Here’s a small sampling of UK job board costs:

  • Glassdoor: £149 for 30 days
  • Monster: £130 for 30 days
  • Career Builder: £239 for 30 days
  • Reed: £150 per posting for six weeks

If you can’t stomach the thought of spending that much to post a JD, consider:

  • Adding a job board to your own recruitment website
  • Investing in an ATS that comes with job portals

Office costs: £207+ per mo.

There are huge savings to be had if you start up a remote recruitment agency. But if you’re looking to create an in-office agency, the benefits stand out:

  • Meeting space for clients and candidates
  • More collaboration in-person
  • Increased productivity
  • Training opportunities for juniors

What it takes to go in-person is:

An office space. If you’re setting up a new recruitment agency, it’s easier to start with the flexibility of a co-working space. A hot desk in London will be around £273 per month on average, while in the rest of the country it’s closer to £202.

Traditional office rent is between £35-120 per sq ft in London alone. Your business might also be on the hook for office equipment. If you’re focused on a quick start, this may not be the best option.

A virtual phone line. Having your own office phone number costs around £5-40 per mo.

Industry memberships: £8.69-249+ per mo.

Networking isn't just for job seekers. Joining a professional network can be a boost to your business.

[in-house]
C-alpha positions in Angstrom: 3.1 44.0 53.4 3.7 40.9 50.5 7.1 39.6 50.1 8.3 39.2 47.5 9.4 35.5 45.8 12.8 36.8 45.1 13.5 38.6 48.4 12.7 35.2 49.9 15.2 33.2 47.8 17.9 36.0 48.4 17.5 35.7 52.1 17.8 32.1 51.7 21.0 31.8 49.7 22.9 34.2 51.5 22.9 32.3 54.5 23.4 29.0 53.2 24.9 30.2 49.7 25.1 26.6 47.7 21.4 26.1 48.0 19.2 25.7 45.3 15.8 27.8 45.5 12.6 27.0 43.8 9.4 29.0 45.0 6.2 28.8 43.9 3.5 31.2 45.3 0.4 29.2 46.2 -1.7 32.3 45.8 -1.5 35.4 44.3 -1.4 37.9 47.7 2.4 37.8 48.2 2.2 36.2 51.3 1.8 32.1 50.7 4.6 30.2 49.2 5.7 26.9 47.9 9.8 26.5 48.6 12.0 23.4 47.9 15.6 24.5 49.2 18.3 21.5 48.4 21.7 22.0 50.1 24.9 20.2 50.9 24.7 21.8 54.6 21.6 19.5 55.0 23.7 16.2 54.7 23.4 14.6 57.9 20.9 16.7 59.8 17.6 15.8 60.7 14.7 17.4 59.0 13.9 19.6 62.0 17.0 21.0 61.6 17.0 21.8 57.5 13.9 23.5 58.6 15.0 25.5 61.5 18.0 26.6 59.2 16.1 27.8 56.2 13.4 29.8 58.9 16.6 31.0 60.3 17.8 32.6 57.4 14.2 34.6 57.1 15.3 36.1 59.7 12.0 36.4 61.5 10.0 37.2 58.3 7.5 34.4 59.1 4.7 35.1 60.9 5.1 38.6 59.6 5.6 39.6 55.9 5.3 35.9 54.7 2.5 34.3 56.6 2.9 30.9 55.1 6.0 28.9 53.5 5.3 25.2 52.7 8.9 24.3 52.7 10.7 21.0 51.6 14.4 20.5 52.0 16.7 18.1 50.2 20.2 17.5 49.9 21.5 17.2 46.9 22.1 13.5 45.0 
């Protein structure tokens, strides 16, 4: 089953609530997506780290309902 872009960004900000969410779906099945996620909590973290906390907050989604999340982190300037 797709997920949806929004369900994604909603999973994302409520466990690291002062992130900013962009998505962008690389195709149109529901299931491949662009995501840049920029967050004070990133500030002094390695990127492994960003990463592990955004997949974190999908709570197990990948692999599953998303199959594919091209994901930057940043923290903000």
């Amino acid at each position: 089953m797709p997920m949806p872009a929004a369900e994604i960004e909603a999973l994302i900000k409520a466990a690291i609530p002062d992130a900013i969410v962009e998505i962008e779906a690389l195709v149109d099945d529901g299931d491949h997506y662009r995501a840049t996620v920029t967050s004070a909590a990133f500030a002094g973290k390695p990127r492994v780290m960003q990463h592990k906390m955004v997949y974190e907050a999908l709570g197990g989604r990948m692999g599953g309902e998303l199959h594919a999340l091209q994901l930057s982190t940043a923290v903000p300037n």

Popular examples would be the REC (starting at £104 p.a.) and The Recruitment Network (£249 per mo.).

Payroll: £31,462+ per consultant

According to Glassdoor, average salaries for UK recruiters come in at around £31,462. And the business will be paying out commission to consultants, likely in the range of 10-40%. 

There are also management and support roles to consider. At the beginning, you may have to focus on hiring billers before spending on admin support. This means wearing many hats as a leader and asking your team to do the same.

Paying your team (not to mention yourself as an owner) can be an enormous expense. Hire lean and be prepared to rely on external funding, i.e. a bank loan, self-funding, or angel investors.

Accountancy: £150-600+ per mo.

Accountants in the UK will charge in the range of £150-600 per month, depending on the size of the company’s accounts.

Getting an accountant to cover payroll services, tax returns and more will add another couple of hundred pounds per month to the bill.

3 things to consider before setting up an agency

Creating a business plan

From sticking to guidelines to securing a bank loan, a business plan helps guide the way.

Here are a few steps to help you get on the right foot: